Summary:

1.    For cultural apologetics to be effective it must not pursue the mythical goal of restoring a Catholic culture.
2.    Cultural apologetics should never dismiss but practice the charity of taking the other's point of view long enough to sympathize with the road being traveled.
3.    The goal of cultural apologetics, as we have said, is to defend oneself against a culture filled with toxins and to establish within the culture an effective Christian voice that can hold its own with all the cultural icons of the present age.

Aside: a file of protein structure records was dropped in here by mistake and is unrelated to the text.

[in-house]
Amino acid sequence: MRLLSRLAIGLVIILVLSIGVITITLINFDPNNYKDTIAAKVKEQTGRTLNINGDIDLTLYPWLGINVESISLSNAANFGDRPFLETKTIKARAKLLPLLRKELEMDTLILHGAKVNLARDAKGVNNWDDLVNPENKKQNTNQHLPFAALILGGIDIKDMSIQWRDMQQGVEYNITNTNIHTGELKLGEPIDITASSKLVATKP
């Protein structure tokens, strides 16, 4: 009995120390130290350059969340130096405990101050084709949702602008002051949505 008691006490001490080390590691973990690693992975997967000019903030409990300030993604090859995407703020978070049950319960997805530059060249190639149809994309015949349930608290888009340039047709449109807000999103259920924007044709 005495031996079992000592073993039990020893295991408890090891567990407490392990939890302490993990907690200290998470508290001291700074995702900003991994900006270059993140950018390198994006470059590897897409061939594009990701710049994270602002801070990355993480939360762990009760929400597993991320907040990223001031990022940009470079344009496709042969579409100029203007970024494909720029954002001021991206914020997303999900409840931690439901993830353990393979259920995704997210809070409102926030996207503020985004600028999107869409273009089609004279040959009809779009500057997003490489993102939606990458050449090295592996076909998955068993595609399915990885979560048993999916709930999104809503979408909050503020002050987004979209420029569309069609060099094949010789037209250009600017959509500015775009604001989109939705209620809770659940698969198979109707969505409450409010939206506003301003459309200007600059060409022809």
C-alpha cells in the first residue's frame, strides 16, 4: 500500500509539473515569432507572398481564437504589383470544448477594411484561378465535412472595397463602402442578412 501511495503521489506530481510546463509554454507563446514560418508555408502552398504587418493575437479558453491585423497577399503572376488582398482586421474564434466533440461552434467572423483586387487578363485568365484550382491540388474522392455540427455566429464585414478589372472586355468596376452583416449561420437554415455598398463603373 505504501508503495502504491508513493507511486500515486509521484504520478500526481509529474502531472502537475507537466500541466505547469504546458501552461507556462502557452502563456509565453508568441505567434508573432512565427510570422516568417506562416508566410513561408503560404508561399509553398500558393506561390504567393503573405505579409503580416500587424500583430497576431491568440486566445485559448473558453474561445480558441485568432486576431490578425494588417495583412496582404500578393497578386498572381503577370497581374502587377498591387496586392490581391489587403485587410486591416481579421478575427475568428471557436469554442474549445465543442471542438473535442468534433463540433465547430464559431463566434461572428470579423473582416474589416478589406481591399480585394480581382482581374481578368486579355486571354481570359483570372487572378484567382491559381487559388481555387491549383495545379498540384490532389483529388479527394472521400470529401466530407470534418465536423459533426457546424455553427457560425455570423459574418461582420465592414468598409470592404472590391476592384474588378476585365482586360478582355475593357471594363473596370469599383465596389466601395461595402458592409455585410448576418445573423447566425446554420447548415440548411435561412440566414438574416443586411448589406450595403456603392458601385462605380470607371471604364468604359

Deal W. Hudson, Ph.D
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Deal W. Hudson is president of the Morley Institute of Church and Culture, Senior Editor at Catholic Online, and former publisher and editor of Crisis Magazine.This column and subsequent contributions are an excerpt from a forthcoming book. Dr. Hudson\'s new radio show, Church and Culture, will begin broadcasting in February on the Ave Maria Radio Network.